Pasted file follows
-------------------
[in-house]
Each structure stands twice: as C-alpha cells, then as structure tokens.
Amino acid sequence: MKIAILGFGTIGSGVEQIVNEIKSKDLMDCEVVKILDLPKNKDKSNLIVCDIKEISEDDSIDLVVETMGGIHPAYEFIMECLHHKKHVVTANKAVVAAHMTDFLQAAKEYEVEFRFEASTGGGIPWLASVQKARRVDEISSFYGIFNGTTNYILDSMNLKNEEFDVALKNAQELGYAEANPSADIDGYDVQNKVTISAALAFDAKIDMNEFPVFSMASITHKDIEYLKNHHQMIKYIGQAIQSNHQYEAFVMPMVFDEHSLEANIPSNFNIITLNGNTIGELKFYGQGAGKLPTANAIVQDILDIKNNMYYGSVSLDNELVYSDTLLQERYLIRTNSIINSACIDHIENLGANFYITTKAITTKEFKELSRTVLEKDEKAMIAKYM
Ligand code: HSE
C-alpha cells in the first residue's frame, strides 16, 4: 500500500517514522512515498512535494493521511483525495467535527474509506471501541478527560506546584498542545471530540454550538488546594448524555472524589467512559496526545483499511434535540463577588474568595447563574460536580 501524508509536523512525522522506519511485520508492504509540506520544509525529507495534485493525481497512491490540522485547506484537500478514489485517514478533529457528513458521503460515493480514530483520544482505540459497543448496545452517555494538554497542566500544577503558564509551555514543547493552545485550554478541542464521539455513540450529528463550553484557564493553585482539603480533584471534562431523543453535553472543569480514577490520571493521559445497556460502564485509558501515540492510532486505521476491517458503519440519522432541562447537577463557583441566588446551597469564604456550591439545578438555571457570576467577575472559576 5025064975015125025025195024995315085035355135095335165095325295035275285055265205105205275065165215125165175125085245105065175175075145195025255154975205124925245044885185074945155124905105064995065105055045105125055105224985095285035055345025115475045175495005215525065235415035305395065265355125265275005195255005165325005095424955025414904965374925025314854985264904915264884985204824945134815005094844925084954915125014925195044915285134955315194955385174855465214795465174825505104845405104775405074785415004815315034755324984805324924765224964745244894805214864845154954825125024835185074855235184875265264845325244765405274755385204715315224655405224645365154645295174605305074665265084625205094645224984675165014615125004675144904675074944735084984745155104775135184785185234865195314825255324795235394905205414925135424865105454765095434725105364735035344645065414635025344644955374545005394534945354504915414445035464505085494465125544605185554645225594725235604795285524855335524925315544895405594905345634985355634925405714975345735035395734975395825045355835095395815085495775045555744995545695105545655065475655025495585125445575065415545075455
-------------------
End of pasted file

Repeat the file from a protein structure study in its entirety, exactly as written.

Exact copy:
[in-house]
Each structure stands twice: as C-alpha cells, then as structure tokens.
Amino acid sequence: MKIAILGFGTIGSGVEQIVNEIKSKDLMDCEVVKILDLPKNKDKSNLIVCDIKEISEDDSIDLVVETMGGIHPAYEFIMECLHHKKHVVTANKAVVAAHMTDFLQAAKEYEVEFRFEASTGGGIPWLASVQKARRVDEISSFYGIFNGTTNYILDSMNLKNEEFDVALKNAQELGYAEANPSADIDGYDVQNKVTISAALAFDAKIDMNEFPVFSMASITHKDIEYLKNHHQMIKYIGQAIQSNHQYEAFVMPMVFDEHSLEANIPSNFNIITLNGNTIGELKFYGQGAGKLPTANAIVQDILDIKNNMYYGSVSLDNELVYSDTLLQERYLIRTNSIINSACIDHIENLGANFYITTKAITTKEFKELSRTVLEKDEKAMIAKYM
Ligand code: HSE
C-alpha cells in the first residue's frame, strides 16, 4: 500500500517514522512515498512535494493521511483525495467535527474509506471501541478527560506546584498542545471530540454550538488546594448524555472524589467512559496526545483499511434535540463577588474568595447563574460536580 501524508509536523512525522522506519511485520508492504509540506520544509525529507495534485493525481497512491490540522485547506484537500478514489485517514478533529457528513458521503460515493480514530483520544482505540459497543448496545452517555494538554497542566500544577503558564509551555514543547493552545485550554478541542464521539455513540450529528463550553484557564493553585482539603480533584471534562431523543453535553472543569480514577490520571493521559445497556460502564485509558501515540492510532486505521476491517458503519440519522432541562447537577463557583441566588446551597469564604456550591439545578438555571457570576467577575472559576 5025064975015125025025195024995315085035355135095335165095325295035275285055265205105205275065165215125165175125085245105065175175075145195025255154975205124925245044885185074945155124905105064995065105055045105125055105224985095285035055345025115475045175495005215525065235415035305395065265355125265275005195255005165325005095424955025414904965374925025314854985264904915264884985204824945134815005094844925084954915125014925195044915285134955315194955385174855465214795465174825505104845405104775405074785415004815315034755324984805324924765224964745244894805214864845154954825125024835185074855235184875265264845325244765405274755385204715315224655405224645365154645295174605305074665265084625205094645224984675165014615125004675144904675074944735084984745155104775135184785185234865195314825255324795235394905205414925135424865105454765095434725105364735035344645065414635025344644955374545005394534945354504915414445035464505085494465125544605185554645225594725235604795285524855335524925315544895405594905345634985355634925405714975345735035395734975395825045355835095395815085495775045555744995545695105545655065475655025495585125445575065415545075455